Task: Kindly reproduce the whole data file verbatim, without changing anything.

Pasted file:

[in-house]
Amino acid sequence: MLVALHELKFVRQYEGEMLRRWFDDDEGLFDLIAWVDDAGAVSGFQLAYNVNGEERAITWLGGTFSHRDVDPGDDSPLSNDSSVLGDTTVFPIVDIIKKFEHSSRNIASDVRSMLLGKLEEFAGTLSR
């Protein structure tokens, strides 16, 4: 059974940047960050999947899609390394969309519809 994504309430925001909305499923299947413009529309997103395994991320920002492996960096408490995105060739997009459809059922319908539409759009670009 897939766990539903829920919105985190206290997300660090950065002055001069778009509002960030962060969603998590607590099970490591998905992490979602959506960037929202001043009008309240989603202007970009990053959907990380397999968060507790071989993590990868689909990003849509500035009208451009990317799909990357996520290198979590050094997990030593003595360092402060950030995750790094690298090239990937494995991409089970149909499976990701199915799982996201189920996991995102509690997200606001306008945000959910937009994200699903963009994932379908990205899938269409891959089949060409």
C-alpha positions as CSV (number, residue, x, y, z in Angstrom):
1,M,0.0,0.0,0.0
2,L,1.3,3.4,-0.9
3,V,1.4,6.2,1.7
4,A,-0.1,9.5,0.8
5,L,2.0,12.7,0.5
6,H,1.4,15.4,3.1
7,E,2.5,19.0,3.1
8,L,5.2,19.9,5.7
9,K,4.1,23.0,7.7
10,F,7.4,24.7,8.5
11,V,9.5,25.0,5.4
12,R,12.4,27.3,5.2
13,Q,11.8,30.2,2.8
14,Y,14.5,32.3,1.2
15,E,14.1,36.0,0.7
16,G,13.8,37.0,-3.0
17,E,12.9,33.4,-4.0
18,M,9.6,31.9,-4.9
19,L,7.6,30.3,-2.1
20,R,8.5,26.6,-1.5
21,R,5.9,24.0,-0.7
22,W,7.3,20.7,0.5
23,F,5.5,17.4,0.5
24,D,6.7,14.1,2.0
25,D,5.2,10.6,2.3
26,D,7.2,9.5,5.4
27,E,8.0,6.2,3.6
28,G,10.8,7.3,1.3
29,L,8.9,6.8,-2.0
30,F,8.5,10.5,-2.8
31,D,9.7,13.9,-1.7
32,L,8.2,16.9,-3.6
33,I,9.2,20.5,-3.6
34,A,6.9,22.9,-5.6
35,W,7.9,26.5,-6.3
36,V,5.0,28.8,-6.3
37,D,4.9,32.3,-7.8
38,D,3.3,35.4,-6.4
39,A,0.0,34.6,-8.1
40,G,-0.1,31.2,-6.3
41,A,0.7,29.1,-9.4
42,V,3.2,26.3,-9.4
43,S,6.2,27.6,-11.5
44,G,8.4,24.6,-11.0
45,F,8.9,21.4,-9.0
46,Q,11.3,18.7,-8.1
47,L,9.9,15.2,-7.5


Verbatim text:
[in-house]
Amino acid sequence: MLVALHELKFVRQYEGEMLRRWFDDDEGLFDLIAWVDDAGAVSGFQLAYNVNGEERAITWLGGTFSHRDVDPGDDSPLSNDSSVLGDTTVFPIVDIIKKFEHSSRNIASDVRSMLLGKLEEFAGTLSR
């Protein structure tokens, strides 16, 4: 059974940047960050999947899609390394969309519809 994504309430925001909305499923299947413009529309997103395994991320920002492996960096408490995105060739997009459809059922319908539409759009670009 897939766990539903829920919105985190206290997300660090950065002055001069778009509002960030962060969603998590607590099970490591998905992490979602959506960037929202001043009008309240989603202007970009990053959907990380397999968060507790071989993590990868689909990003849509500035009208451009990317799909990357996520290198979590050094997990030593003595360092402060950030995750790094690298090239990937494995991409089970149909499976990701199915799982996201189920996991995102509690997200606001306008945000959910937009994200699903963009994932379908990205899938269409891959089949060409």
C-alpha positions as CSV (number, residue, x, y, z in Angstrom):
1,M,0.0,0.0,0.0
2,L,1.3,3.4,-0.9
3,V,1.4,6.2,1.7
4,A,-0.1,9.5,0.8
5,L,2.0,12.7,0.5
6,H,1.4,15.4,3.1
7,E,2.5,19.0,3.1
8,L,5.2,19.9,5.7
9,K,4.1,23.0,7.7
10,F,7.4,24.7,8.5
11,V,9.5,25.0,5.4
12,R,12.4,27.3,5.2
13,Q,11.8,30.2,2.8
14,Y,14.5,32.3,1.2
15,E,14.1,36.0,0.7
16,G,13.8,37.0,-3.0
17,E,12.9,33.4,-4.0
18,M,9.6,31.9,-4.9
19,L,7.6,30.3,-2.1
20,R,8.5,26.6,-1.5
21,R,5.9,24.0,-0.7
22,W,7.3,20.7,0.5
23,F,5.5,17.4,0.5
24,D,6.7,14.1,2.0
25,D,5.2,10.6,2.3
26,D,7.2,9.5,5.4
27,E,8.0,6.2,3.6
28,G,10.8,7.3,1.3
29,L,8.9,6.8,-2.0
30,F,8.5,10.5,-2.8
31,D,9.7,13.9,-1.7
32,L,8.2,16.9,-3.6
33,I,9.2,20.5,-3.6
34,A,6.9,22.9,-5.6
35,W,7.9,26.5,-6.3
36,V,5.0,28.8,-6.3
37,D,4.9,32.3,-7.8
38,D,3.3,35.4,-6.4
39,A,0.0,34.6,-8.1
40,G,-0.1,31.2,-6.3
41,A,0.7,29.1,-9.4
42,V,3.2,26.3,-9.4
43,S,6.2,27.6,-11.5
44,G,8.4,24.6,-11.0
45,F,8.9,21.4,-9.0
46,Q,11.3,18.7,-8.1
47,L,9.9,15.2,-7.5